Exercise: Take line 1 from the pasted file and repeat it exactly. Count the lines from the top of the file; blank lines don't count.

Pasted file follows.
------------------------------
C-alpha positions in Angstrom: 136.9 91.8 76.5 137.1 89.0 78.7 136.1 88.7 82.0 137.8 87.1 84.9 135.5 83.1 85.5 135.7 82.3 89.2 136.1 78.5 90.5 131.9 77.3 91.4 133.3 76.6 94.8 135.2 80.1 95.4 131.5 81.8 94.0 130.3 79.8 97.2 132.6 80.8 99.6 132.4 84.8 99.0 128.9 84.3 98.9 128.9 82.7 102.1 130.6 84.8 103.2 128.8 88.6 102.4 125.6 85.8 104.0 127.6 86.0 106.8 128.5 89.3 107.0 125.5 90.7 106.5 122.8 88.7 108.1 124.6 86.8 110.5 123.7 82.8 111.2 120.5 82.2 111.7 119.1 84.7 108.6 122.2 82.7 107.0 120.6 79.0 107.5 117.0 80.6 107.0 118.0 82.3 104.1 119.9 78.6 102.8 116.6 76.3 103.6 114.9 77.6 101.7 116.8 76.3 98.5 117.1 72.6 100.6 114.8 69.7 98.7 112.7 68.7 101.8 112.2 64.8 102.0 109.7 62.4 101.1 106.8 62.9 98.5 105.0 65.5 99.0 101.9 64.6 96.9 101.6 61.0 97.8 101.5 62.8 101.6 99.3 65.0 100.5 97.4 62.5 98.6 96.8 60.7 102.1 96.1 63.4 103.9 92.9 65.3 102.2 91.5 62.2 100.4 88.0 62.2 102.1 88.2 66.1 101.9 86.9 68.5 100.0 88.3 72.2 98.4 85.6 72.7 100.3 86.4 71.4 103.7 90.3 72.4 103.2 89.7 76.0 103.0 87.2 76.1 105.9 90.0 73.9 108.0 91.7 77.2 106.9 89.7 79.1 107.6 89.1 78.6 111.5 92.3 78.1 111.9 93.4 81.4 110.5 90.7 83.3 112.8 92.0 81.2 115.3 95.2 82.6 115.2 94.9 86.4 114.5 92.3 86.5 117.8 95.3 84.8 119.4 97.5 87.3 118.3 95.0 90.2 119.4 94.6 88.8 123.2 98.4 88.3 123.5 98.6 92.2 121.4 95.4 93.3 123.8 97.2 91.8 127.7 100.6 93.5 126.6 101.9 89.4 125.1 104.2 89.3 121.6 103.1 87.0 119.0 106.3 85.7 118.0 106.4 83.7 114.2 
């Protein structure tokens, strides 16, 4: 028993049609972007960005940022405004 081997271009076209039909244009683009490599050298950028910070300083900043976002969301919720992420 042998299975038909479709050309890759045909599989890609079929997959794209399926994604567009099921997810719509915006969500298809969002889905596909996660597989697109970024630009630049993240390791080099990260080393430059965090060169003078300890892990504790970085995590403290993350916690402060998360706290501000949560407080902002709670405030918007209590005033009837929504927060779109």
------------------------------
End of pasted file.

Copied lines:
C-alpha positions in Angstrom: 136.9 91.8 76.5 137.1 89.0 78.7 136.1 88.7 82.0 137.8 87.1 84.9 135.5 83.1 85.5 135.7 82.3 89.2 136.1 78.5 90.5 131.9 77.3 91.4 133.3 76.6 94.8 135.2 80.1 95.4 131.5 81.8 94.0 130.3 79.8 97.2 132.6 80.8 99.6 132.4 84.8 99.0 128.9 84.3 98.9 128.9 82.7 102.1 130.6 84.8 103.2 128.8 88.6 102.4 125.6 85.8 104.0 127.6 86.0 106.8 128.5 89.3 107.0 125.5 90.7 106.5 122.8 88.7 108.1 124.6 86.8 110.5 123.7 82.8 111.2 120.5 82.2 111.7 119.1 84.7 108.6 122.2 82.7 107.0 120.6 79.0 107.5 117.0 80.6 107.0 118.0 82.3 104.1 119.9 78.6 102.8 116.6 76.3 103.6 114.9 77.6 101.7 116.8 76.3 98.5 117.1 72.6 100.6 114.8 69.7 98.7 112.7 68.7 101.8 112.2 64.8 102.0 109.7 62.4 101.1 106.8 62.9 98.5 105.0 65.5 99.0 101.9 64.6 96.9 101.6 61.0 97.8 101.5 62.8 101.6 99.3 65.0 100.5 97.4 62.5 98.6 96.8 60.7 102.1 96.1 63.4 103.9 92.9 65.3 102.2 91.5 62.2 100.4 88.0 62.2 102.1 88.2 66.1 101.9 86.9 68.5 100.0 88.3 72.2 98.4 85.6 72.7 100.3 86.4 71.4 103.7 90.3 72.4 103.2 89.7 76.0 103.0 87.2 76.1 105.9 90.0 73.9 108.0 91.7 77.2 106.9 89.7 79.1 107.6 89.1 78.6 111.5 92.3 78.1 111.9 93.4 81.4 110.5 90.7 83.3 112.8 92.0 81.2 115.3 95.2 82.6 115.2 94.9 86.4 114.5 92.3 86.5 117.8 95.3 84.8 119.4 97.5 87.3 118.3 95.0 90.2 119.4 94.6 88.8 123.2 98.4 88.3 123.5 98.6 92.2 121.4 95.4 93.3 123.8 97.2 91.8 127.7 100.6 93.5 126.6 101.9 89.4 125.1 104.2 89.3 121.6 103.1 87.0 119.0 106.3 85.7 118.0 106.4 83.7 114.2 